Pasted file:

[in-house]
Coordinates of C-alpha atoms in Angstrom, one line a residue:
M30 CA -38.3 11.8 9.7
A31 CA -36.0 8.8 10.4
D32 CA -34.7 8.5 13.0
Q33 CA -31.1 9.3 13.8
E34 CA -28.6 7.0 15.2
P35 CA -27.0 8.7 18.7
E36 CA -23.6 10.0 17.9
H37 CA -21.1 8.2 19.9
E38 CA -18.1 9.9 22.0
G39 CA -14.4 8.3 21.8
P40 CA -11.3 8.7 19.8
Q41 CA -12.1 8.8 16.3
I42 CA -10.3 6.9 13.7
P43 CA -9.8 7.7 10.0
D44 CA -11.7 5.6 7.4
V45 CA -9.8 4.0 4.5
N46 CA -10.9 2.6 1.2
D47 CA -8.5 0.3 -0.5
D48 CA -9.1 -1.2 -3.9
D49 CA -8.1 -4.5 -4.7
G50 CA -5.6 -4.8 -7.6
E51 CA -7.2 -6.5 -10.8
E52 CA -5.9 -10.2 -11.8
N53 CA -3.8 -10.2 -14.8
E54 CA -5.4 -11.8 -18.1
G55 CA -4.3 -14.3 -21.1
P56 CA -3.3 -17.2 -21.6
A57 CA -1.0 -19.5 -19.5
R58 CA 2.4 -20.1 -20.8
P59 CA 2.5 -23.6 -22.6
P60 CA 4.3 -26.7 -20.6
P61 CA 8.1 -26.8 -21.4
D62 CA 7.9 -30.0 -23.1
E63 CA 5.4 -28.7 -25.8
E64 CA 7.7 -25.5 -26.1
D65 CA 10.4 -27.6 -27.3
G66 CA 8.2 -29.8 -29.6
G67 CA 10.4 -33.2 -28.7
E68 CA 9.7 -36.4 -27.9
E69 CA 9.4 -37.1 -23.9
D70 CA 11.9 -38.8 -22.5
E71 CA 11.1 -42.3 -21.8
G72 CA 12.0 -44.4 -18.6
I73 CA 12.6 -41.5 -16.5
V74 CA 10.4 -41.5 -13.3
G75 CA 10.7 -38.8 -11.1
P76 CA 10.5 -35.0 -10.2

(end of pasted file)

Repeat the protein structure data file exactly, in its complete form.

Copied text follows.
[in-house]
Coordinates of C-alpha atoms in Angstrom, one line a residue:
M30 CA -38.3 11.8 9.7
A31 CA -36.0 8.8 10.4
D32 CA -34.7 8.5 13.0
Q33 CA -31.1 9.3 13.8
E34 CA -28.6 7.0 15.2
P35 CA -27.0 8.7 18.7
E36 CA -23.6 10.0 17.9
H37 CA -21.1 8.2 19.9
E38 CA -18.1 9.9 22.0
G39 CA -14.4 8.3 21.8
P40 CA -11.3 8.7 19.8
Q41 CA -12.1 8.8 16.3
I42 CA -10.3 6.9 13.7
P43 CA -9.8 7.7 10.0
D44 CA -11.7 5.6 7.4
V45 CA -9.8 4.0 4.5
N46 CA -10.9 2.6 1.2
D47 CA -8.5 0.3 -0.5
D48 CA -9.1 -1.2 -3.9
D49 CA -8.1 -4.5 -4.7
G50 CA -5.6 -4.8 -7.6
E51 CA -7.2 -6.5 -10.8
E52 CA -5.9 -10.2 -11.8
N53 CA -3.8 -10.2 -14.8
E54 CA -5.4 -11.8 -18.1
G55 CA -4.3 -14.3 -21.1
P56 CA -3.3 -17.2 -21.6
A57 CA -1.0 -19.5 -19.5
R58 CA 2.4 -20.1 -20.8
P59 CA 2.5 -23.6 -22.6
P60 CA 4.3 -26.7 -20.6
P61 CA 8.1 -26.8 -21.4
D62 CA 7.9 -30.0 -23.1
E63 CA 5.4 -28.7 -25.8
E64 CA 7.7 -25.5 -26.1
D65 CA 10.4 -27.6 -27.3
G66 CA 8.2 -29.8 -29.6
G67 CA 10.4 -33.2 -28.7
E68 CA 9.7 -36.4 -27.9
E69 CA 9.4 -37.1 -23.9
D70 CA 11.9 -38.8 -22.5
E71 CA 11.1 -42.3 -21.8
G72 CA 12.0 -44.4 -18.6
I73 CA 12.6 -41.5 -16.5
V74 CA 10.4 -41.5 -13.3
G75 CA 10.7 -38.8 -11.1
P76 CA 10.5 -35.0 -10.2